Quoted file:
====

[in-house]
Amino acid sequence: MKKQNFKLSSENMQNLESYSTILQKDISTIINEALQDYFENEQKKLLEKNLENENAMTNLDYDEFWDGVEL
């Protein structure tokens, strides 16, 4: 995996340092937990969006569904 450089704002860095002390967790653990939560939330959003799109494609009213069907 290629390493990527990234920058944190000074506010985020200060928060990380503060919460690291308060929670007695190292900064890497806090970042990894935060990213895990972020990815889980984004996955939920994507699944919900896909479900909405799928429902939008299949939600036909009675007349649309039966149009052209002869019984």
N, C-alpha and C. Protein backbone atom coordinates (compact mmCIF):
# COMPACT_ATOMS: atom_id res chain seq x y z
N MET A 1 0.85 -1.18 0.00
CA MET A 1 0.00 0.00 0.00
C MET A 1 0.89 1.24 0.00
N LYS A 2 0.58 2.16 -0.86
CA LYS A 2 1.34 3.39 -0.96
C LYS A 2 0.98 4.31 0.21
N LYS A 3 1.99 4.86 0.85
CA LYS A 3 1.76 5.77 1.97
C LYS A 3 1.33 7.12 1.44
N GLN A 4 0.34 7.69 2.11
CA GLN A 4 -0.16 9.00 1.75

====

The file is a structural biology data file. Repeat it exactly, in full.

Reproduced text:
[in-house]
Amino acid sequence: MKKQNFKLSSENMQNLESYSTILQKDISTIINEALQDYFENEQKKLLEKNLENENAMTNLDYDEFWDGVEL
């Protein structure tokens, strides 16, 4: 995996340092937990969006569904 450089704002860095002390967790653990939560939330959003799109494609009213069907 290629390493990527990234920058944190000074506010985020200060928060990380503060919460690291308060929670007695190292900064890497806090970042990894935060990213895990972020990815889980984004996955939920994507699944919900896909479900909405799928429902939008299949939600036909009675007349649309039966149009052209002869019984």
N, C-alpha and C. Protein backbone atom coordinates (compact mmCIF):
# COMPACT_ATOMS: atom_id res chain seq x y z
N MET A 1 0.85 -1.18 0.00
CA MET A 1 0.00 0.00 0.00
C MET A 1 0.89 1.24 0.00
N LYS A 2 0.58 2.16 -0.86
CA LYS A 2 1.34 3.39 -0.96
C LYS A 2 0.98 4.31 0.21
N LYS A 3 1.99 4.86 0.85
CA LYS A 3 1.76 5.77 1.97
C LYS A 3 1.33 7.12 1.44
N GLN A 4 0.34 7.69 2.11
CA GLN A 4 -0.16 9.00 1.75